The objective of this study was to develop a thermal model that can be used for prediction of saffron flowering time. For this purpose, existing data on saffron flower emergence time were collected in a wide range of temperature regimes over the saffron production regions of Khorasan province, Iran. Linear second-order polynomial and 5-parameter beta models were used and statistically compared for their ability in predicting saffron flowering time as a function of temperature. The results showed a significant delay in flowering date across the temperature gradient. While beta model had a better statistical performance but the simple linear model also showed a good predicting ability and therefore, can be used as a reliable model.
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Khorasan province is known as the major saffron production area of Iran. Although early autumn is the expected time for saffron flowering in the province, there is a considerable variation in flower emergence across the region. Matching this variation calls for quantitative understanding of flowering response of saffron to unexpected environmental variability.
Development is an irreversible process of change in the state of a plant, which generally progresses according to a more or less fixed and species-specific pattern (Atkinson and Porter, 1996). Many developmental stages are crop specific such as silking in maize, double ridge in wheat, or tuber formation in potatoes. While all these stages occur after a substantial vegetative growth, flowering in saffron is a unique process that starts before regular vegetative events such as leaf appearance and growth (Kafi et al., 2002). Therefore, known approaches for quantitative prediction of developmental stages in field crops e.g., Growth Degree Days (GDD) or photothermal units (PTU) cannot easily be applied to saffron.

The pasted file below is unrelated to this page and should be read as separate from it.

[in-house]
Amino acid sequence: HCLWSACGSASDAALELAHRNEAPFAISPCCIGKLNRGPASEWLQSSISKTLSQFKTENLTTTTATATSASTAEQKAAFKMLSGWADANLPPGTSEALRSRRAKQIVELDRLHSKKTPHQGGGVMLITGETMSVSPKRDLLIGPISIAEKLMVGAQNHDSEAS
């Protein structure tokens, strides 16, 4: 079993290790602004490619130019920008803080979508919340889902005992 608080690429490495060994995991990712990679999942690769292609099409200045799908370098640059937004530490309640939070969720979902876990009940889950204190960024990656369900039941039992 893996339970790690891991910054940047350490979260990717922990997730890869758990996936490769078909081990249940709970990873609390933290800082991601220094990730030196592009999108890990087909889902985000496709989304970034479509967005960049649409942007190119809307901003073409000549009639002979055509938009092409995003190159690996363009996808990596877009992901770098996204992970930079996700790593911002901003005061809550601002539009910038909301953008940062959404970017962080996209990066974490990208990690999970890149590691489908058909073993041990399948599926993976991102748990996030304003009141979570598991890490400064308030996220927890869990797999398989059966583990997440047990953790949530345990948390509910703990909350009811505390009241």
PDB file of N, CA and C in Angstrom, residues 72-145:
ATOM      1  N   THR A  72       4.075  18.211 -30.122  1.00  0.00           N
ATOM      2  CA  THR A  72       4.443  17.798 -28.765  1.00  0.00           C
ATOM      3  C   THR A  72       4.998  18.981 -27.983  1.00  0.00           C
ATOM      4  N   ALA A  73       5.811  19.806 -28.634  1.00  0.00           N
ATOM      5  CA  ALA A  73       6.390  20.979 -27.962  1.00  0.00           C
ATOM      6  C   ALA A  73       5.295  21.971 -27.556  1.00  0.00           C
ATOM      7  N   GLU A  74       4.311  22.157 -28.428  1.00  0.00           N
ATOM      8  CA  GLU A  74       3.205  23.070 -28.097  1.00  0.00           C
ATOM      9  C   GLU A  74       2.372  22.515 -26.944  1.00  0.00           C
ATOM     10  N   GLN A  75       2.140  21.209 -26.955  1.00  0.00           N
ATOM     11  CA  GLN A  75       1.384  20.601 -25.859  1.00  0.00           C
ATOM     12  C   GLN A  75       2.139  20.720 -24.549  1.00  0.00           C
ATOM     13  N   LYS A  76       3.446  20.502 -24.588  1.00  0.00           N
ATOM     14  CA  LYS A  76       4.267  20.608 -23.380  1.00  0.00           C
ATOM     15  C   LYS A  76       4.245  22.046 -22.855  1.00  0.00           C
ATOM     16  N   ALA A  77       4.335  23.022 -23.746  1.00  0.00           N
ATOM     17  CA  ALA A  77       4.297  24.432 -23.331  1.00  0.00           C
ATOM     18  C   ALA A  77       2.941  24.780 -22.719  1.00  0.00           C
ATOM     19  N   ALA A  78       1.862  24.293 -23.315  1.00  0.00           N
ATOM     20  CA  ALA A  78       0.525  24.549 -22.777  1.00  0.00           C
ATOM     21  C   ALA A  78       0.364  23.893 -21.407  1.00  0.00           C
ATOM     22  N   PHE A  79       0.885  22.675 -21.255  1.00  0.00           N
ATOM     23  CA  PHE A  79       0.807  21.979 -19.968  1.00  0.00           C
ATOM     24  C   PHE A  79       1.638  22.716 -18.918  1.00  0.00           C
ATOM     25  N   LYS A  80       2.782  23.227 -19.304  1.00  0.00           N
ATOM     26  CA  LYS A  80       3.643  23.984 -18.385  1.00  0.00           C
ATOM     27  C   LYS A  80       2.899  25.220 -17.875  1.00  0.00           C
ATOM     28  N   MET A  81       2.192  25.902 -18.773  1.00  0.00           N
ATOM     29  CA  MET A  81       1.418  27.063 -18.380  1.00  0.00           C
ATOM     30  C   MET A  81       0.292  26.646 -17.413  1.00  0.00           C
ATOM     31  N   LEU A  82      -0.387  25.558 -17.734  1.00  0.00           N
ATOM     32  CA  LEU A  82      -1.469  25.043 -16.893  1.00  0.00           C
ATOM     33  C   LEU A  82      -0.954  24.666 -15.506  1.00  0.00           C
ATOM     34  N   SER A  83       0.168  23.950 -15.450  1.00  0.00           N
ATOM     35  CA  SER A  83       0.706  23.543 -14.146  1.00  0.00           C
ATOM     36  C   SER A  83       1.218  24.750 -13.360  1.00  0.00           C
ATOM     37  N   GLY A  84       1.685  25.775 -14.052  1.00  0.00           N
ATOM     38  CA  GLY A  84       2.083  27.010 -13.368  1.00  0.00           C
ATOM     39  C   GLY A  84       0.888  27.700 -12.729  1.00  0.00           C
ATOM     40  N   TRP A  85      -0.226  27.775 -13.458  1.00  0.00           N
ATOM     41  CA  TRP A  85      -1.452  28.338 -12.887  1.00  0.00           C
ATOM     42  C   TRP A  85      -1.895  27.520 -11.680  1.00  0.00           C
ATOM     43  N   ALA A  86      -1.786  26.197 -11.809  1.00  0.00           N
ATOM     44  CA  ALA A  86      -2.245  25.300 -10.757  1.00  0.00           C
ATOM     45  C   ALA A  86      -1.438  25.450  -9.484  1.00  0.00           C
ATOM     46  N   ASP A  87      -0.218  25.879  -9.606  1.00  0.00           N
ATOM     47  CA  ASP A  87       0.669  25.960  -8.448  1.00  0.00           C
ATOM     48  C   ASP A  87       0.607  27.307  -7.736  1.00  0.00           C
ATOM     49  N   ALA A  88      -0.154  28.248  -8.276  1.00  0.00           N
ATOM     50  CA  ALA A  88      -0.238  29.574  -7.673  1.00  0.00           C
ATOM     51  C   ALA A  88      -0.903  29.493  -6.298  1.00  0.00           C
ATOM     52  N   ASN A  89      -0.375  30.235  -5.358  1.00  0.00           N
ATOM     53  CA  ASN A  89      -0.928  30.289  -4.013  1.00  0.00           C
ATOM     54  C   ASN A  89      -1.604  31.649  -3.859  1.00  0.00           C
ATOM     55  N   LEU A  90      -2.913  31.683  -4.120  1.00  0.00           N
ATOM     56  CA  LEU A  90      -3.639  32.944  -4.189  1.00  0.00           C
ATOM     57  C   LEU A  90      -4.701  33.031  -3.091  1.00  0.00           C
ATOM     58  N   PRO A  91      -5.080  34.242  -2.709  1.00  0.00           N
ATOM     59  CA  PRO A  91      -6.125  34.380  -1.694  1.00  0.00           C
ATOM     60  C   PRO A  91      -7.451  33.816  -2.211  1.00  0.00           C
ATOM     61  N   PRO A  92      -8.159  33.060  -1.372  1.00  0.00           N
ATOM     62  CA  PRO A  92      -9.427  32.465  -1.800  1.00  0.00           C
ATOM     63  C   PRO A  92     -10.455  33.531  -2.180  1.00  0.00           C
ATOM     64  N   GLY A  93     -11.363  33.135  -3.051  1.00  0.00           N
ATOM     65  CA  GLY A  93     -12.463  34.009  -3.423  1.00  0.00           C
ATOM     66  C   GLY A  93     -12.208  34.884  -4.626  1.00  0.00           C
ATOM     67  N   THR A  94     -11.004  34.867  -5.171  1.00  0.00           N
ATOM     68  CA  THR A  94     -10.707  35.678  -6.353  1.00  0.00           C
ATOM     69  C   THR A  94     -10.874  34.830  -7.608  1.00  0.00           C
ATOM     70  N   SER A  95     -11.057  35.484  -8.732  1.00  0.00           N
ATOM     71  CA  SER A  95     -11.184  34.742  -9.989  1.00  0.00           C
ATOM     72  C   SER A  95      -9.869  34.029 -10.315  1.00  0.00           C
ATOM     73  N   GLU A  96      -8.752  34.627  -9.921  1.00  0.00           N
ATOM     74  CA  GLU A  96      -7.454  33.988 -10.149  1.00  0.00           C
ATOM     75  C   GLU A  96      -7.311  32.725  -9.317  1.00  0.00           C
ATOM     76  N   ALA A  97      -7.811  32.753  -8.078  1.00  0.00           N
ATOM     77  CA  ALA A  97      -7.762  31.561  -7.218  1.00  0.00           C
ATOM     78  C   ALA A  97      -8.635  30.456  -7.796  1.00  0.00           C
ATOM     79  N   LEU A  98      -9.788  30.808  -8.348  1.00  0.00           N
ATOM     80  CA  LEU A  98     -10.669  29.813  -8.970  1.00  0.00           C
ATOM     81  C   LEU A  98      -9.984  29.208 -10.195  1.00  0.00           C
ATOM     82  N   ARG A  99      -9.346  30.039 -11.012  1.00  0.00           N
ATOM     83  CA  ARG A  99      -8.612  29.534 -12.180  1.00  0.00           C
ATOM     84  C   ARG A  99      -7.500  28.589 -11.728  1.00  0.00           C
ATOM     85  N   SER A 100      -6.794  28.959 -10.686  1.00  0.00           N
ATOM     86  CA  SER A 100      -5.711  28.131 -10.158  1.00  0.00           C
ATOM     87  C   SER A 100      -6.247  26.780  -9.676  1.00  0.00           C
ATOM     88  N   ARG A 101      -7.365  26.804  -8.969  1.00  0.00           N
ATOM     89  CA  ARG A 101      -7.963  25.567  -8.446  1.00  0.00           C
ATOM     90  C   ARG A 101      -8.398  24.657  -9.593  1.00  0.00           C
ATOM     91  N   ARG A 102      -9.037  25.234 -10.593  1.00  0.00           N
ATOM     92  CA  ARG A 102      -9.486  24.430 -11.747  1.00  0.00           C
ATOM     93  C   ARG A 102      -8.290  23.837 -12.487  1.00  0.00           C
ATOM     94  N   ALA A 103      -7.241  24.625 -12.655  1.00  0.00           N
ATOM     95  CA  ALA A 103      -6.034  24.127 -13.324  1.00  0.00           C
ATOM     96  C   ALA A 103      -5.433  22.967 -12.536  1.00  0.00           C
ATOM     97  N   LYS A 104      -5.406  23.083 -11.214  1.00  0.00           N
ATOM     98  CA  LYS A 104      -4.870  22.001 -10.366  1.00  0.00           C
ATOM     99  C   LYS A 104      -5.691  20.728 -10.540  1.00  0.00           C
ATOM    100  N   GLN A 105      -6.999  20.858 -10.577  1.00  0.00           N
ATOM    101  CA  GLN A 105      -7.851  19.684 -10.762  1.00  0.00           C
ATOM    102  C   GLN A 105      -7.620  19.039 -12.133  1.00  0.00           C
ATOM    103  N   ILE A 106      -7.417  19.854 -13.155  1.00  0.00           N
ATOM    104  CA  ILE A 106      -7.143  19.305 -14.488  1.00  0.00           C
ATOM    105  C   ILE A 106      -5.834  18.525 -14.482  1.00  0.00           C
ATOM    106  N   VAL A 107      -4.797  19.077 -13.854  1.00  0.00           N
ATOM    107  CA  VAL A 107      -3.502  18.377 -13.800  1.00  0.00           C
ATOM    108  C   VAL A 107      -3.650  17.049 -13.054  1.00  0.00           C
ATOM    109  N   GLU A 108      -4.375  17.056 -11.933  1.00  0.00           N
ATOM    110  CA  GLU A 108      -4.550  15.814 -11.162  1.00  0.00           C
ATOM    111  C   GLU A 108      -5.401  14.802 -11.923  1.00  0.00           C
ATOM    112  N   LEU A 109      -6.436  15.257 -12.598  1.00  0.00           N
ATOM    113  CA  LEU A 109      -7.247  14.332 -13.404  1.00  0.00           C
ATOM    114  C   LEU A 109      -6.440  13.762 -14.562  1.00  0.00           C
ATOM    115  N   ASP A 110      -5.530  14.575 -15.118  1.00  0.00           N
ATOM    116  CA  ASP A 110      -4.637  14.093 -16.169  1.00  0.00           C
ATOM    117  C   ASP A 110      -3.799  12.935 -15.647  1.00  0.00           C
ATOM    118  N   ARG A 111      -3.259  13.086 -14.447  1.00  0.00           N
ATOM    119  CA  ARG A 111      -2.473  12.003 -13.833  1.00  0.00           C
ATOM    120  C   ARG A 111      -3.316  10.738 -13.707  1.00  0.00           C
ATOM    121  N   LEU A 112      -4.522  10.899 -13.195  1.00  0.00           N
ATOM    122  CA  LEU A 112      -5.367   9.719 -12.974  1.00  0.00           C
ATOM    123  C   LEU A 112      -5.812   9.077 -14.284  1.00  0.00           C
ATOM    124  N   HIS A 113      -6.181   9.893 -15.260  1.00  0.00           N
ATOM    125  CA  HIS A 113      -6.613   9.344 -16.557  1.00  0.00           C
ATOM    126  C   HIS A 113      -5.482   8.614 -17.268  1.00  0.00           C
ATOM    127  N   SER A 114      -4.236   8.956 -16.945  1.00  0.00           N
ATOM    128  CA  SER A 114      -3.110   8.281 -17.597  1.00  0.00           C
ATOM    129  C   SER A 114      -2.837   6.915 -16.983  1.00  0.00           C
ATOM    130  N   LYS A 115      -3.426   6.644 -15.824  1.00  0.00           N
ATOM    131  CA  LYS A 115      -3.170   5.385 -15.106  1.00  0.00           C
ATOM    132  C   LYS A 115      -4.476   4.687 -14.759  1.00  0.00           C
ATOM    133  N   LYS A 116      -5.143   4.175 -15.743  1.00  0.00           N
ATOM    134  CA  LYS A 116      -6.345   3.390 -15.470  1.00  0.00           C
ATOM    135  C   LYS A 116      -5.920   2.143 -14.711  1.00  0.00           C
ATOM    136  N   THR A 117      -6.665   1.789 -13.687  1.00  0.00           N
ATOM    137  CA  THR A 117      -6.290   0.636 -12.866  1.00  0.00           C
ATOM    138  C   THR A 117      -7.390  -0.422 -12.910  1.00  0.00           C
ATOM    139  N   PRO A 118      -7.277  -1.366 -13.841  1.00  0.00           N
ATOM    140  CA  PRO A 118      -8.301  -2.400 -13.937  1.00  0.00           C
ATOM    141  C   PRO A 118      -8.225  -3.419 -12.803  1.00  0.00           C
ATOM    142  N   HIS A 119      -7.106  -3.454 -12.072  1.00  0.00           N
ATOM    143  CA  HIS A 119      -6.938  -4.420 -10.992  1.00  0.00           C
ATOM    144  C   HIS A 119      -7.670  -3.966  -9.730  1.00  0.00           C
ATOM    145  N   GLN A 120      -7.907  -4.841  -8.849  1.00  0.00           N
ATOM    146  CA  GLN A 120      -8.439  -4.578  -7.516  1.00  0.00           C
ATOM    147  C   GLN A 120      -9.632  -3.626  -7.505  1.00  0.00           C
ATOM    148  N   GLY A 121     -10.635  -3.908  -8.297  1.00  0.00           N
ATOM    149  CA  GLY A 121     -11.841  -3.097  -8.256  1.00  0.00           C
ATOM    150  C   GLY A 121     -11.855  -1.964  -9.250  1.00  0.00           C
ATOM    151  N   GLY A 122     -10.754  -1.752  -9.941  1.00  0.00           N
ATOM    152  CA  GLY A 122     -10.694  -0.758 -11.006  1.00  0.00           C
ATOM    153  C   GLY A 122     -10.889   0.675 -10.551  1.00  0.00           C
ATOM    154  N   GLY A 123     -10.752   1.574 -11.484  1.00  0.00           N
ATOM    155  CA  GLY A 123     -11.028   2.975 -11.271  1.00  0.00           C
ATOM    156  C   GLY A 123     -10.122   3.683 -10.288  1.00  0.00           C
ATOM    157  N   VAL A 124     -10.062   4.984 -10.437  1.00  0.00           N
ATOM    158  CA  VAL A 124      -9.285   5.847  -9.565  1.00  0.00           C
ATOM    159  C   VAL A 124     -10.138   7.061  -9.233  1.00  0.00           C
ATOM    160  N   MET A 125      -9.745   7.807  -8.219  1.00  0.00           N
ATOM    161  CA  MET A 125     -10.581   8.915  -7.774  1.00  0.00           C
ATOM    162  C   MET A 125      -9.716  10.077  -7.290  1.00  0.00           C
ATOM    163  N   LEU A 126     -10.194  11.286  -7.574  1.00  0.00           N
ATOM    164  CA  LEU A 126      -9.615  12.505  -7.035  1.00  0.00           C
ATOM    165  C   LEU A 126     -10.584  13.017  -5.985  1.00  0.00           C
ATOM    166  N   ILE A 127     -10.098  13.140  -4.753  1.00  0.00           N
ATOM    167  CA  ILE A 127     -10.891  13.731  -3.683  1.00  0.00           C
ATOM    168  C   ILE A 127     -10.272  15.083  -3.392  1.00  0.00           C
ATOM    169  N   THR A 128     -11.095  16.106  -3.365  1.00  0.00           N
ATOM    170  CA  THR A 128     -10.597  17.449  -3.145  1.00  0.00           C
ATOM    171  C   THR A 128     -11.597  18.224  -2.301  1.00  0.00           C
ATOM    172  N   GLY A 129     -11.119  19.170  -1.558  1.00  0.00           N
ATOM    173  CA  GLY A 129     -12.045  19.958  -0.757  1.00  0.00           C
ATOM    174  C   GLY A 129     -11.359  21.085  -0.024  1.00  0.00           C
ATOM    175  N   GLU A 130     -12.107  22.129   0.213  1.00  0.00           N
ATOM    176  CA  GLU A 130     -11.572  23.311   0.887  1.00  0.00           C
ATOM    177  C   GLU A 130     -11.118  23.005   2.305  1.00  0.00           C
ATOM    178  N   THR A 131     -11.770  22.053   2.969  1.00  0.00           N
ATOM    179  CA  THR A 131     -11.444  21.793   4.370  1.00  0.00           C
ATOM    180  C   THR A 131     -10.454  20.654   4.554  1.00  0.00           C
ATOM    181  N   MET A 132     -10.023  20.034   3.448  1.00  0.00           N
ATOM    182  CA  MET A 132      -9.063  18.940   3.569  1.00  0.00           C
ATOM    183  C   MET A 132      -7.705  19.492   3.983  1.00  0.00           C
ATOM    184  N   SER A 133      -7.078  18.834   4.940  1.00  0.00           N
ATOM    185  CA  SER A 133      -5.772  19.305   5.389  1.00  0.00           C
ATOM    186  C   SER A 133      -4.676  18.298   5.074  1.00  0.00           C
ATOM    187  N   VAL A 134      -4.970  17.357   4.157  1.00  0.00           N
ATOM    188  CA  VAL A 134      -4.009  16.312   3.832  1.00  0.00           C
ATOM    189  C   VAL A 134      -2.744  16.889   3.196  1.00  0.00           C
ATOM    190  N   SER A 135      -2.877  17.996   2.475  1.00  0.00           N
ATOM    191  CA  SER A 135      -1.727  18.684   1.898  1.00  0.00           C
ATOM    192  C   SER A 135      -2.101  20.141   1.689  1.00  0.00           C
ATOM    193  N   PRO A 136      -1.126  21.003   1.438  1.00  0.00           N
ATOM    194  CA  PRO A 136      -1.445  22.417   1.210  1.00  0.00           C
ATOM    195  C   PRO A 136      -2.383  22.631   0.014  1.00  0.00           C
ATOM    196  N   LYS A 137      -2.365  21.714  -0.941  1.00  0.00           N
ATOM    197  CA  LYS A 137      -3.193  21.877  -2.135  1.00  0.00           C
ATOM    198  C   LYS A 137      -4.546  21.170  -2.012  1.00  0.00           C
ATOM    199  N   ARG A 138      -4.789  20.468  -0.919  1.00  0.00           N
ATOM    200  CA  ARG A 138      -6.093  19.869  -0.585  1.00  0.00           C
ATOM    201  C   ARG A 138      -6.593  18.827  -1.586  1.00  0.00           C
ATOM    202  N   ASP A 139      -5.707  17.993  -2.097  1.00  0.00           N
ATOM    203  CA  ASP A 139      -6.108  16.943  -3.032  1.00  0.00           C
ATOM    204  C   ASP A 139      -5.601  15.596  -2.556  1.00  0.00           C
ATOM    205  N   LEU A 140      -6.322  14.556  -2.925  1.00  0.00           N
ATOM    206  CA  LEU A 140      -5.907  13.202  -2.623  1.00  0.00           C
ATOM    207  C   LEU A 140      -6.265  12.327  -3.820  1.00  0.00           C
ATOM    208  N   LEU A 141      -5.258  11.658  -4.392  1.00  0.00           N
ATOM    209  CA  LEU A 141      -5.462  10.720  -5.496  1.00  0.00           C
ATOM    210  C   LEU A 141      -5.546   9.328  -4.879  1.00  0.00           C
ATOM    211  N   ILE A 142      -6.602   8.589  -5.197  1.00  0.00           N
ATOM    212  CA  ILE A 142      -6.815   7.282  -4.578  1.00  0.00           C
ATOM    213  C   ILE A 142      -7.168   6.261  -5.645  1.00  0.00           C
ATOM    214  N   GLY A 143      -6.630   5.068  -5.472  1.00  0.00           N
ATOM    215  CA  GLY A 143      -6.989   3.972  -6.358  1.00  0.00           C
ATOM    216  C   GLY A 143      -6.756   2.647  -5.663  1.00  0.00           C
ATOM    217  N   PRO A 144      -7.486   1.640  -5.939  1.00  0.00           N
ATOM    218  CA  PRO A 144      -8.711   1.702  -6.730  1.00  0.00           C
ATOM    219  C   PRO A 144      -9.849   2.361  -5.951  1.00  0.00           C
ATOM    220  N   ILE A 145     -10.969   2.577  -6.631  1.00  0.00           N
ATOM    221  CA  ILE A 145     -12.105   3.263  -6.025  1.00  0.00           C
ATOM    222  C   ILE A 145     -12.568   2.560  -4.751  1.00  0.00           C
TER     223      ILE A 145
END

Flower emergence in saffron is influenced by factors such as radiation, nutrients and water availability. However, previous studies have shown that it is principally controlled by temperature (Kafi et al., 2002) and therefore, temperature would be the main criteria for estimating the time of flower emergence in this plant.
Robertson (1968) was one of the first to develop a model relating development rate to temperature and photoperiod. He used a quadratic function to explain nonlinear effects of these variables on development rate of wheat while taking into account response to day and night temperatures separately. Such a nonlinear models have been frequently used for predicting development in different crops (Gao et al., 1992; Grimm et al., 1994). Summerfield et al. (1991) suggested a different approach based on the fact that despite any specific response to day or night temperatures in some plant species, over the wide range of conditions, mean daily temperature is the main driving force of a crop to flowering. Subsequently this method shown to be useful in predicting flowering times in various crops (Ellis et al., 1990; Summerfield et al., 1993) and could be reliable for saffron as well.
Flower initiation in saffron occurs during early spring to mid-summer, depending on the location (Koul and Farooq, 1984; Milyaeva and Azizbekova, 1987; Molina et al., 2005a). High temperature are required to release bud dormancy and for flower initiation, which is optimal between 23-27°C, however, flowers will appear in the early autumn at a markedly lower temperature (Molina et al., 2005a, b). Accurate estimation of this time should be helpful for planning harvest practices, which is highly dependent on local labors. While there are a large body of literatures on quantitative models for predicting flowering time in many plant species, to the best of our knowledge such a study is not yet reported for saffron.
Therefore, this study aims to test different existing thermal models for estimating saffron flower emergence time over a wide range of temperature gradients.
MATERIALS AND METHODS